On my trip to Spain in June 2019, none brought more anticipation than my drive to Haro from San Sebastián. Among the historic estates in Spain, few conjure a sense of awe like Rioja's Lopez de Heredia, and for me, they're simply the pinnacle of tradition.
I've always found Lopez de Heredia wines stand out from the pack for their elegance and subtleness. Although not light in color, they see less extraction than many of their neighbors. In short, they are the best case made in the world today for Tempranillo's ability to transmit terroir in the most delicate framework possible.
Traditional winemaking here relies on American oak, but the influence of new wood is minimal, if at all. The Bosconia sees five years in wood prior to additional aging in bottle, and the Tondonia is aged six years. The inherent value in this estate-aging is really without peer in the world of wine.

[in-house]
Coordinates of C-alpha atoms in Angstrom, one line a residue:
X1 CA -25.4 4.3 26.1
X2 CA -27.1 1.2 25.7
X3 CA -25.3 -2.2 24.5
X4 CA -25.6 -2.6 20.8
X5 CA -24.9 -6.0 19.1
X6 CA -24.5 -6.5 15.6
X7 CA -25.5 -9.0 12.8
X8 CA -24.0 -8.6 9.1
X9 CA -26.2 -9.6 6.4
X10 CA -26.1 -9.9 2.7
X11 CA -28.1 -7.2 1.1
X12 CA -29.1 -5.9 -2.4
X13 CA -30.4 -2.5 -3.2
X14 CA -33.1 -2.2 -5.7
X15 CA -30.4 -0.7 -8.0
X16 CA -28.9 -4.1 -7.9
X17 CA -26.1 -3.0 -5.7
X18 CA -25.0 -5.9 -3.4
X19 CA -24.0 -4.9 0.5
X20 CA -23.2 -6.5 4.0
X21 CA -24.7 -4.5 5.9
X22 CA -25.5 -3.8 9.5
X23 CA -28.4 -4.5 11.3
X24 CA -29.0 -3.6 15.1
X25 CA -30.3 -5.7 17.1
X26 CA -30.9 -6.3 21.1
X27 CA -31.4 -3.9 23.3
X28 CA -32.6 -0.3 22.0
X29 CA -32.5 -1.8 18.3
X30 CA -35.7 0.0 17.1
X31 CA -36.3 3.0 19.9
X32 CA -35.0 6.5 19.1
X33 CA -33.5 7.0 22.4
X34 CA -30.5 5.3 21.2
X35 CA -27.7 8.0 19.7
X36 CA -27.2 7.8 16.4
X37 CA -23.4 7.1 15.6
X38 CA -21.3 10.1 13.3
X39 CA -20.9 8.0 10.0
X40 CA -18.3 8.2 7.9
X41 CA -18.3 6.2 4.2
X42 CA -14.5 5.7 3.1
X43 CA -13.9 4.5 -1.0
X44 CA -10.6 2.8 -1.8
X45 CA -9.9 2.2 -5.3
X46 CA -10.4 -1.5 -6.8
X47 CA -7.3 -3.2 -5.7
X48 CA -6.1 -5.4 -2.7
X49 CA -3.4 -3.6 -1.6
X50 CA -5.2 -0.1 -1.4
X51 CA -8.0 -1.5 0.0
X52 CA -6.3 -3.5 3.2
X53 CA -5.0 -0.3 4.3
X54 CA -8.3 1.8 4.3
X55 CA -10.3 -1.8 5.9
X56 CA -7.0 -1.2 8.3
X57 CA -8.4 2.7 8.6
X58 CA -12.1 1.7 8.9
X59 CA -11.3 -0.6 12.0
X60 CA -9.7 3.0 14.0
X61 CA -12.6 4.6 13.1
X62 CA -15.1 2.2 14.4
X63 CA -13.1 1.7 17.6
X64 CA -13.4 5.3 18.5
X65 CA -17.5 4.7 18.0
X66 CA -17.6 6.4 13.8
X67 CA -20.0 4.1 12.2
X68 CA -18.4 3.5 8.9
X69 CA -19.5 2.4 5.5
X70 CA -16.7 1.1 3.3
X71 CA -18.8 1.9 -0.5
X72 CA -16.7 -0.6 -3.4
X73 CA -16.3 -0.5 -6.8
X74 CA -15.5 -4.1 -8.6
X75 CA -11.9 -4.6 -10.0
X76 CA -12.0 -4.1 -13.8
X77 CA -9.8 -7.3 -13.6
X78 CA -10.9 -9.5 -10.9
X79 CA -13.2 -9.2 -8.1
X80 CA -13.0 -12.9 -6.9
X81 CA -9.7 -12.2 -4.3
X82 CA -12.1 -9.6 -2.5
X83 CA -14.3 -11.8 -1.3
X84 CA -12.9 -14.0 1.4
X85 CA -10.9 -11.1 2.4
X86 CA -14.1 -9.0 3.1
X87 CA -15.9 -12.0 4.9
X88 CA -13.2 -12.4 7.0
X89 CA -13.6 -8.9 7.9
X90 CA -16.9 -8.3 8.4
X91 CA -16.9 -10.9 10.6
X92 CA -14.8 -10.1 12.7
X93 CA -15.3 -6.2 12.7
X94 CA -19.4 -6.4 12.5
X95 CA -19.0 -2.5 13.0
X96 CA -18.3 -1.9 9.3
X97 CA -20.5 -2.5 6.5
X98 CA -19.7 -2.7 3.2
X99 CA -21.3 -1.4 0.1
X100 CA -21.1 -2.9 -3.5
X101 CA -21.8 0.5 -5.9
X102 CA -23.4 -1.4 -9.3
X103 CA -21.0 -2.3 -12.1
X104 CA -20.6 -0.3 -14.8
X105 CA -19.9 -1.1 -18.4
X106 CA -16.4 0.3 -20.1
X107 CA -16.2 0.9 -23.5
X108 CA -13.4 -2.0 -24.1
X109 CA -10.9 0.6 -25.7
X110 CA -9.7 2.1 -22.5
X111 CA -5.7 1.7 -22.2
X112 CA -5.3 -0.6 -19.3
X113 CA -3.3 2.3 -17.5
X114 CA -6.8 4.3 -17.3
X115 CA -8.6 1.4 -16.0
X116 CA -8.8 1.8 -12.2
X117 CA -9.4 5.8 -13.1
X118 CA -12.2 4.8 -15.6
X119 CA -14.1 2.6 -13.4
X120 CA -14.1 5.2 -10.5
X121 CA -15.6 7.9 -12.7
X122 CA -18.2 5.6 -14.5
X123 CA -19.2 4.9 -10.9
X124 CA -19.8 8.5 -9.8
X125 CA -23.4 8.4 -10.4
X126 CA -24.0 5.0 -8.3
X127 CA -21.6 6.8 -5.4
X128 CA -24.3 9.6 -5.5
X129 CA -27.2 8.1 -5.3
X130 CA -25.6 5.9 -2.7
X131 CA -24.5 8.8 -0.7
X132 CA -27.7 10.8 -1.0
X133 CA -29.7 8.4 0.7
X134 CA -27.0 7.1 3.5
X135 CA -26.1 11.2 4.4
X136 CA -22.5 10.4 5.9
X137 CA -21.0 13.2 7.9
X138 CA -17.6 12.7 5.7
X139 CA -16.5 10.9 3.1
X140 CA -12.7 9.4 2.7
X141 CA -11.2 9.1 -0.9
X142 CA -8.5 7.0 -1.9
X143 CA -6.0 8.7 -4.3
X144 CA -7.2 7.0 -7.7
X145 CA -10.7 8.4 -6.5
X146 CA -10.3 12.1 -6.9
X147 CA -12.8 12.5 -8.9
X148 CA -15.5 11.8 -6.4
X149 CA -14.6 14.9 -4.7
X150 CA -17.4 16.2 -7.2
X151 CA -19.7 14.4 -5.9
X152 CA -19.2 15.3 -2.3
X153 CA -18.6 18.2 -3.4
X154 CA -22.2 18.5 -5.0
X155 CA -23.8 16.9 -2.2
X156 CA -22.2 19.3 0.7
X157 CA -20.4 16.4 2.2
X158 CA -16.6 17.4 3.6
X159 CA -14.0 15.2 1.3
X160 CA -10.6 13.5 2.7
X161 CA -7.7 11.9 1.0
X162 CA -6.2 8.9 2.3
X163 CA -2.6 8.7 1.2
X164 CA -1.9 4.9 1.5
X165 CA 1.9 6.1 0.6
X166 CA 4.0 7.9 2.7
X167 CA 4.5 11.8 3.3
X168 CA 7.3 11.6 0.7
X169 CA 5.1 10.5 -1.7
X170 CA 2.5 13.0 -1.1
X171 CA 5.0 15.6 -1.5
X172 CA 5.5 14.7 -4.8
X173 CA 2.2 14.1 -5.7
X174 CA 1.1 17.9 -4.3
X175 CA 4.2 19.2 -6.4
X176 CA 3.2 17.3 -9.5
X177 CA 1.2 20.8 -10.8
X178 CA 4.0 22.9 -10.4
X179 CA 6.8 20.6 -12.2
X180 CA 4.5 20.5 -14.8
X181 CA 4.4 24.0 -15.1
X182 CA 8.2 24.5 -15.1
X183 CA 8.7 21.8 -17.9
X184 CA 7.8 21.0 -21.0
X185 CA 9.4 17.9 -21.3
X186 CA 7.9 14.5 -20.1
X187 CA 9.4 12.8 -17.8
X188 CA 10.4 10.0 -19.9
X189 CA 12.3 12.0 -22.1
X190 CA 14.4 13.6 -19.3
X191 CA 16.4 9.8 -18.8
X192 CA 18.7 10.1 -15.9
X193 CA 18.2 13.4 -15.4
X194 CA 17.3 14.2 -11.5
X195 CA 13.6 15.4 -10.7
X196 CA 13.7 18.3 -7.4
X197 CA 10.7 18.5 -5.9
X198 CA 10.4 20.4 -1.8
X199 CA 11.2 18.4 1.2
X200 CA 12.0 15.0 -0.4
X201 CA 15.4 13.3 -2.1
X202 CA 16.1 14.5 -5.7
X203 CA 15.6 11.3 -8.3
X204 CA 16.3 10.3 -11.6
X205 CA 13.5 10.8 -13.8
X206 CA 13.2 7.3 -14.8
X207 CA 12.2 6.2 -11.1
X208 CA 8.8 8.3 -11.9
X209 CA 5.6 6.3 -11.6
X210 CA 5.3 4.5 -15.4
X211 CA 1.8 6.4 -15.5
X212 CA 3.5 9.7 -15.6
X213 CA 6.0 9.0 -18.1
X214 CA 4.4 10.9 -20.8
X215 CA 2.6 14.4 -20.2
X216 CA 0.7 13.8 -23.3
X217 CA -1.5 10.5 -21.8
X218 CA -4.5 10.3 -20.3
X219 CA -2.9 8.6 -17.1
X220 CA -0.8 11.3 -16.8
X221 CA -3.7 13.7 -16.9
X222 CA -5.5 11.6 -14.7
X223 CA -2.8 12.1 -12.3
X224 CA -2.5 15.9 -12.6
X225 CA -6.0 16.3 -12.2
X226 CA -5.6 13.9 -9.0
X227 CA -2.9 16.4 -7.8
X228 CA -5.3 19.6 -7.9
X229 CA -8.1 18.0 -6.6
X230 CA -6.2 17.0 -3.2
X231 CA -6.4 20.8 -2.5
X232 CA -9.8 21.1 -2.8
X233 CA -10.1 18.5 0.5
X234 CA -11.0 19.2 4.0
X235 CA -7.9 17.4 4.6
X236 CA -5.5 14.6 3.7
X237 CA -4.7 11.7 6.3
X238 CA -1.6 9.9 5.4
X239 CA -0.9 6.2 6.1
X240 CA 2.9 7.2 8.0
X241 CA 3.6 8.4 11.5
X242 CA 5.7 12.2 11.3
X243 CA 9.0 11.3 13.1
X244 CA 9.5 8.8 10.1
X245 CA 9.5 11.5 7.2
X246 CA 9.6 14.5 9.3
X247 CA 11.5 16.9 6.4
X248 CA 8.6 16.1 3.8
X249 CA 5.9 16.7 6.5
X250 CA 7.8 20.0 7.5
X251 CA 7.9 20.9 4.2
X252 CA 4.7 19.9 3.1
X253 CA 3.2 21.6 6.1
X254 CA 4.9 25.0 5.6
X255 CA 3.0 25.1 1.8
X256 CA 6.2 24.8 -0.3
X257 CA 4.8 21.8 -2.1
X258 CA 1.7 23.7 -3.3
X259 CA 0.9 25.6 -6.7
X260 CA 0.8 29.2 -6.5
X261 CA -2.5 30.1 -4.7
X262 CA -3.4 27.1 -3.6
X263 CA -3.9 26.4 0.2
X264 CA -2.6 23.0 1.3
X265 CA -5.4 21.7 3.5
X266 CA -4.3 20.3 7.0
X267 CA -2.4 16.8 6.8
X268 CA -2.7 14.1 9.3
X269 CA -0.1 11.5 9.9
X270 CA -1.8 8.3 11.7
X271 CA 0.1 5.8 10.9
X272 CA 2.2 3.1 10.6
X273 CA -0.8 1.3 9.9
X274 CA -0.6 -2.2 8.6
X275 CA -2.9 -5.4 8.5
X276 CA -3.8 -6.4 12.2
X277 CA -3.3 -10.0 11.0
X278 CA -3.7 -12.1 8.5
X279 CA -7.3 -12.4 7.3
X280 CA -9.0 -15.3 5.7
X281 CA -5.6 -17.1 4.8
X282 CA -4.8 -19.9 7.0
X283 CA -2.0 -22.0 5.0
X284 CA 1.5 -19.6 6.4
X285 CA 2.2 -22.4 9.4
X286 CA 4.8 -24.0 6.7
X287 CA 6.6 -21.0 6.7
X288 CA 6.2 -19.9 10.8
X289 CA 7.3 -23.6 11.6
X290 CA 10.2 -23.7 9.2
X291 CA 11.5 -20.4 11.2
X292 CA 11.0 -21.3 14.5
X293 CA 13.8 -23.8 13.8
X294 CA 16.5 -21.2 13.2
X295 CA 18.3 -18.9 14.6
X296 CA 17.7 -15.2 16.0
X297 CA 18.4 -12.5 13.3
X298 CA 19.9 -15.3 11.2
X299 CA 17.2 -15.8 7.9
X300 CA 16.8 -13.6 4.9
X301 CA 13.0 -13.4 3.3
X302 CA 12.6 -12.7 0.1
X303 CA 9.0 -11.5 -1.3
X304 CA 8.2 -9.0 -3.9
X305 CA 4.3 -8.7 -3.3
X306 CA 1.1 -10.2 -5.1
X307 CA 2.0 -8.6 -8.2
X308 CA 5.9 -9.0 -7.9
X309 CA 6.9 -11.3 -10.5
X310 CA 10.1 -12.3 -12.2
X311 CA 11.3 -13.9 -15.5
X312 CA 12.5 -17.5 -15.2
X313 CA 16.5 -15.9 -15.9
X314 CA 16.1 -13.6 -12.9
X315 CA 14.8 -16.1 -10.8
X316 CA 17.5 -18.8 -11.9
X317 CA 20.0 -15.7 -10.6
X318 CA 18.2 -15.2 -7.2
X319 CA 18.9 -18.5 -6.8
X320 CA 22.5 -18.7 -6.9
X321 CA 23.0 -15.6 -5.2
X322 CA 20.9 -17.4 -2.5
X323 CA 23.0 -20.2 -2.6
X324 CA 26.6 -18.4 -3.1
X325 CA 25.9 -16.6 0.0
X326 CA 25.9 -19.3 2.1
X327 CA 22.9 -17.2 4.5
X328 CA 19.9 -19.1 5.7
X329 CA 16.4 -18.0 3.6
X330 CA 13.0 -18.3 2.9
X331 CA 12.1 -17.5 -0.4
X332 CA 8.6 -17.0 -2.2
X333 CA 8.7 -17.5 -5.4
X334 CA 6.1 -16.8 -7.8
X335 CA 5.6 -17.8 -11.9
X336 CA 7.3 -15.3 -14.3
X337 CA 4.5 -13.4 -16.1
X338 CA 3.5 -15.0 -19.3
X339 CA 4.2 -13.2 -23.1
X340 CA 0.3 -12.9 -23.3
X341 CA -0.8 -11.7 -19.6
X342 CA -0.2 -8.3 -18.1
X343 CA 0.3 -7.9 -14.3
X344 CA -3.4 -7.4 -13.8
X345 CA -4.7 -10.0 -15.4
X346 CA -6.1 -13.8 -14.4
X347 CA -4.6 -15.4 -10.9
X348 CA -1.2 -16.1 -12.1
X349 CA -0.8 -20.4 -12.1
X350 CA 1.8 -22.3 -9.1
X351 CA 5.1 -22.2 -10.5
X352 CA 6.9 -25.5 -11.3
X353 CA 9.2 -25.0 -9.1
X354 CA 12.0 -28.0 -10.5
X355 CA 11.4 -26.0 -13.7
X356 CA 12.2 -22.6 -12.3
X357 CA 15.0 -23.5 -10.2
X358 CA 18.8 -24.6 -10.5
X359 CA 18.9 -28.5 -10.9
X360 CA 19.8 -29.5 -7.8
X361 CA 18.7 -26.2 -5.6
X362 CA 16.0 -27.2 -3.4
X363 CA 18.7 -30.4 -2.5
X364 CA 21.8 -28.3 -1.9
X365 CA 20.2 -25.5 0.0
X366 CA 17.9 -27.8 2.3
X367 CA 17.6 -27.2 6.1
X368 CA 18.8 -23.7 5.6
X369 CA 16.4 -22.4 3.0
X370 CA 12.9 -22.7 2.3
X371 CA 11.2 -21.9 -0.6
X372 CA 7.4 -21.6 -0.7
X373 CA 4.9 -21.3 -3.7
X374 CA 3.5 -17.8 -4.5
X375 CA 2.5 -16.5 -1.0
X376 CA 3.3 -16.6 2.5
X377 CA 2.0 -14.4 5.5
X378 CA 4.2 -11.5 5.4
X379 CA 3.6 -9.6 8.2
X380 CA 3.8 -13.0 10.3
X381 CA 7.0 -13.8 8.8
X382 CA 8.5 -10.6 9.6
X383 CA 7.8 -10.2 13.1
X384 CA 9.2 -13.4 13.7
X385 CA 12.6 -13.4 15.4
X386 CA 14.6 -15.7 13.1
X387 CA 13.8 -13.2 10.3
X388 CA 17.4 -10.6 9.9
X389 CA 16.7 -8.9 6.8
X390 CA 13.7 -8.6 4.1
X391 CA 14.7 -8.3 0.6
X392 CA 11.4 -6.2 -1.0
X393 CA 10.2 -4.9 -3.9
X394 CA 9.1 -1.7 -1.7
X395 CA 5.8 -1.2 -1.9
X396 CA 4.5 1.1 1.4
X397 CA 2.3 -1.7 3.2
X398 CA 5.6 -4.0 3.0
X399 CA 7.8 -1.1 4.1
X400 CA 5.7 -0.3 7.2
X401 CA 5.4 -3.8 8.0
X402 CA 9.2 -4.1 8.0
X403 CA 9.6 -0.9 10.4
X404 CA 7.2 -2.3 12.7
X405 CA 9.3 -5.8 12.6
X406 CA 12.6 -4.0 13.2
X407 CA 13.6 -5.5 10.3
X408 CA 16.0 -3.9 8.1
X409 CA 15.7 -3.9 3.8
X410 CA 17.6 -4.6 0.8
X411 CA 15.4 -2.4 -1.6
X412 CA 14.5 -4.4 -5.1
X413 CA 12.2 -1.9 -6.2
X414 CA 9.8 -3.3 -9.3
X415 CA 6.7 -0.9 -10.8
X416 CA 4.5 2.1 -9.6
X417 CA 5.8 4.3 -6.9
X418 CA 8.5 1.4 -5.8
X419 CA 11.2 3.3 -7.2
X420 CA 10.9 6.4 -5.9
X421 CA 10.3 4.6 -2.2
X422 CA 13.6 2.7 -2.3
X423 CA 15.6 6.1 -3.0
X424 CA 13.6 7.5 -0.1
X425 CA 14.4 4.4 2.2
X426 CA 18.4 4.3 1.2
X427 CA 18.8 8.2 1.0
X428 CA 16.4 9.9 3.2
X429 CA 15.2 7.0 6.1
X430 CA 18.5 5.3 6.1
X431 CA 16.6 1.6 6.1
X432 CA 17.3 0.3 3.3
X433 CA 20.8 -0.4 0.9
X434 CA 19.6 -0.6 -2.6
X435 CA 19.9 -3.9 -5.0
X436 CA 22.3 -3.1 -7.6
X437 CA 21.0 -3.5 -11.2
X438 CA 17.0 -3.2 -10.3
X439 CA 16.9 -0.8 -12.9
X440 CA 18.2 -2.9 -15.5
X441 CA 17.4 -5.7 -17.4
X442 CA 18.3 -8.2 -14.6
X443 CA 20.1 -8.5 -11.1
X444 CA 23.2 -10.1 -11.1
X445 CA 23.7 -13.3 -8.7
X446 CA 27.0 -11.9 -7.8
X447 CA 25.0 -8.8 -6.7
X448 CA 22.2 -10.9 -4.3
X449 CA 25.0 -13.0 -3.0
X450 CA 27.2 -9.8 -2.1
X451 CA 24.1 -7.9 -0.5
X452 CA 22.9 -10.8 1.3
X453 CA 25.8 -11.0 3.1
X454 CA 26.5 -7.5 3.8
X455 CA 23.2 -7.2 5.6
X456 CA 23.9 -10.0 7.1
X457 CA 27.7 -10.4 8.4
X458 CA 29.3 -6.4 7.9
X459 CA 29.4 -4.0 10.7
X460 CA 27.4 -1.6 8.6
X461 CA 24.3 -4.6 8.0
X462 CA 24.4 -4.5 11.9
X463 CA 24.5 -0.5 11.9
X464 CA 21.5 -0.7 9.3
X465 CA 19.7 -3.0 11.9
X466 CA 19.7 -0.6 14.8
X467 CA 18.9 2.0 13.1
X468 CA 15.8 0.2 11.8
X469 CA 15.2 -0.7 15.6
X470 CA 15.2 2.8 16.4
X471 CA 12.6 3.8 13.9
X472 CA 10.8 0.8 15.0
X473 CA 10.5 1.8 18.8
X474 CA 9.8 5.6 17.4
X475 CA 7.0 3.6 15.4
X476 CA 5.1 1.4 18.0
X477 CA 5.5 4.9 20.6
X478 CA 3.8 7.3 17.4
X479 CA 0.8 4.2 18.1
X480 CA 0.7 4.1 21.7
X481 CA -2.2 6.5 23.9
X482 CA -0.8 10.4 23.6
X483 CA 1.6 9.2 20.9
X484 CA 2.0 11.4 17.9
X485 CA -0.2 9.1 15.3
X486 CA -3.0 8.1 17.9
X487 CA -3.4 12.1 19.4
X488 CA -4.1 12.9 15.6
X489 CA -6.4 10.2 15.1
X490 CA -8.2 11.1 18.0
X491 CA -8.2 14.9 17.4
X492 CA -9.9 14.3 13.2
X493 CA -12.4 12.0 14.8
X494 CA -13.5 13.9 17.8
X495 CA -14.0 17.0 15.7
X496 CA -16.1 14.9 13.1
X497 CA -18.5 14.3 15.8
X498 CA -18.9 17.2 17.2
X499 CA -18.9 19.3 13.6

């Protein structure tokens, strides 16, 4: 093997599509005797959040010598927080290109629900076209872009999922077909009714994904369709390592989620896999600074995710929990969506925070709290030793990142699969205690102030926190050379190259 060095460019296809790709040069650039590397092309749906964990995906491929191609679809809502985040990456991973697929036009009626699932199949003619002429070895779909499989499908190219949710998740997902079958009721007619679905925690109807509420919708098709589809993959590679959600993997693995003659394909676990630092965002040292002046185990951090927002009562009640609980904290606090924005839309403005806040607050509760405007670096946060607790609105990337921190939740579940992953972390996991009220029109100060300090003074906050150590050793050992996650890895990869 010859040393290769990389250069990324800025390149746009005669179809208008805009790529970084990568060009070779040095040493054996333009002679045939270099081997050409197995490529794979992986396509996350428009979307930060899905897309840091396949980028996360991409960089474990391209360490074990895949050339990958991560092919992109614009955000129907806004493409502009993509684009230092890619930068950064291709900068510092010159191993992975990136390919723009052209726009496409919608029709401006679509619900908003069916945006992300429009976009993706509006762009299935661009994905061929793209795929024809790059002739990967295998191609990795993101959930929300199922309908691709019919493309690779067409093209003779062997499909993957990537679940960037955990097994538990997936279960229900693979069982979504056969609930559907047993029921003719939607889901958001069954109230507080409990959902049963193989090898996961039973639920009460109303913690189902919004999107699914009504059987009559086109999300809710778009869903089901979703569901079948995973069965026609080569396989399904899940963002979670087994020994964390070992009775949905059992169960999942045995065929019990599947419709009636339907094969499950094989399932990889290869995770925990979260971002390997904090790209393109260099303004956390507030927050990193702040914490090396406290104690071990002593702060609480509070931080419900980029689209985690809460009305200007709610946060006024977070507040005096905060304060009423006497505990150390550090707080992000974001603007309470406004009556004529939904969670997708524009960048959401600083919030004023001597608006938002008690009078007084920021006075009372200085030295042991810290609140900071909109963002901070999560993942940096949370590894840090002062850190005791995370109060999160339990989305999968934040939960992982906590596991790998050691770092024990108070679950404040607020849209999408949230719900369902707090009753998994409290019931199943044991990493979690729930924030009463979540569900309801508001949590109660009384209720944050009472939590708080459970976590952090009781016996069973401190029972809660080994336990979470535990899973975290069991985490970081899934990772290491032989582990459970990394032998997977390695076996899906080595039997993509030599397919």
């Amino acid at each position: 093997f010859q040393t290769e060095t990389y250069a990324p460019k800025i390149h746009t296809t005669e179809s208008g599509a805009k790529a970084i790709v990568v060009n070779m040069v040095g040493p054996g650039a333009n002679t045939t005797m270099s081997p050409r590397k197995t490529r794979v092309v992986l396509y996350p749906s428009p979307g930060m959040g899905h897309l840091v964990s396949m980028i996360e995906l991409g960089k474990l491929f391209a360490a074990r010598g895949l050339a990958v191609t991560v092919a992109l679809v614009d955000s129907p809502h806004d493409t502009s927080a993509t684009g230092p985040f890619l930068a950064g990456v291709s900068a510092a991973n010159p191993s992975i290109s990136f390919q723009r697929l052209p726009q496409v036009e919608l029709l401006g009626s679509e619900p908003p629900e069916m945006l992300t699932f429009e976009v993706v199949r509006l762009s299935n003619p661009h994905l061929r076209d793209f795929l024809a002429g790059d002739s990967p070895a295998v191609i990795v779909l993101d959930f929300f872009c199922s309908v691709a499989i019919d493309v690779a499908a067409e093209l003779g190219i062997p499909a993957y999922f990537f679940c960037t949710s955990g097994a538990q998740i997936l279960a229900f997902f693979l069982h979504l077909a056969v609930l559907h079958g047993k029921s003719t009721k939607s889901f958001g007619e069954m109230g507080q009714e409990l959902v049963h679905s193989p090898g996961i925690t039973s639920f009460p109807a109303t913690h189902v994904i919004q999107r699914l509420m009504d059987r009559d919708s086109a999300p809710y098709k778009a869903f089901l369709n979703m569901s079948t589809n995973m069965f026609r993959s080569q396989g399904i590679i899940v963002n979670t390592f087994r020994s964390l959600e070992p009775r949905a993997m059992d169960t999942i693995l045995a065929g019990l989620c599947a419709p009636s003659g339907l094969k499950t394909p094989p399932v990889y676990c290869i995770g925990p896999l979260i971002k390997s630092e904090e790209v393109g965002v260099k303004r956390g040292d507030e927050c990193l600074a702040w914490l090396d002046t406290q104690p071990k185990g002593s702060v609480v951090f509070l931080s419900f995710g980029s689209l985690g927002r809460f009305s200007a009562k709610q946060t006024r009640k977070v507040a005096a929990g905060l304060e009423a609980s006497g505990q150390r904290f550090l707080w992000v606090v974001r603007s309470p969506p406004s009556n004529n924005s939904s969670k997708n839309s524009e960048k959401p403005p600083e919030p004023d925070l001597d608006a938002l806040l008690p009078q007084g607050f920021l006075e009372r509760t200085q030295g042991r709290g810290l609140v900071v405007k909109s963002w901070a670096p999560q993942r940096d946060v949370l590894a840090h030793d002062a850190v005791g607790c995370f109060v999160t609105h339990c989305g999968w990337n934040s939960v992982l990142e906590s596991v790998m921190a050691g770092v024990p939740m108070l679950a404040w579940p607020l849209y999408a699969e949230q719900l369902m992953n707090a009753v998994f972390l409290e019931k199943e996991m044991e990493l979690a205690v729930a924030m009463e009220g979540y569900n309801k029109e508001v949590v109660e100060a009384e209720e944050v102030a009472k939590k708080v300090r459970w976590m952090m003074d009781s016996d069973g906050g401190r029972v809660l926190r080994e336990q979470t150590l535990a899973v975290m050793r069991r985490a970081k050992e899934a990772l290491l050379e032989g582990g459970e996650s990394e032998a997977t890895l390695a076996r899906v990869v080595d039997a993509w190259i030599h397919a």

Founded in 1877, the winery has maintained a level of excellence and held onto a deeply traditional winemaking philosophy that's the model for Rioja today. When Don Rafael López de Heredia y Landeta began his venture, he quickly realized that there was simply no way to ensure high quality by purchasing grapes. With that, the Tondoñia Vineyard was planted in 1913.
"Giovanna's wines are pure, bright, fresh and juicy, with bracing acidity and lingering flavors of red fruit and flowers." — Eric Asimov, NYT
When I have the opportunity to prove that Chianti Classico can show grace and pristine fruit quality akin to Red Burgundy, I use Giovanna Morganti's Le Trame as my first example. I implore you to trust this will be your moment of clarity for Sangiovese.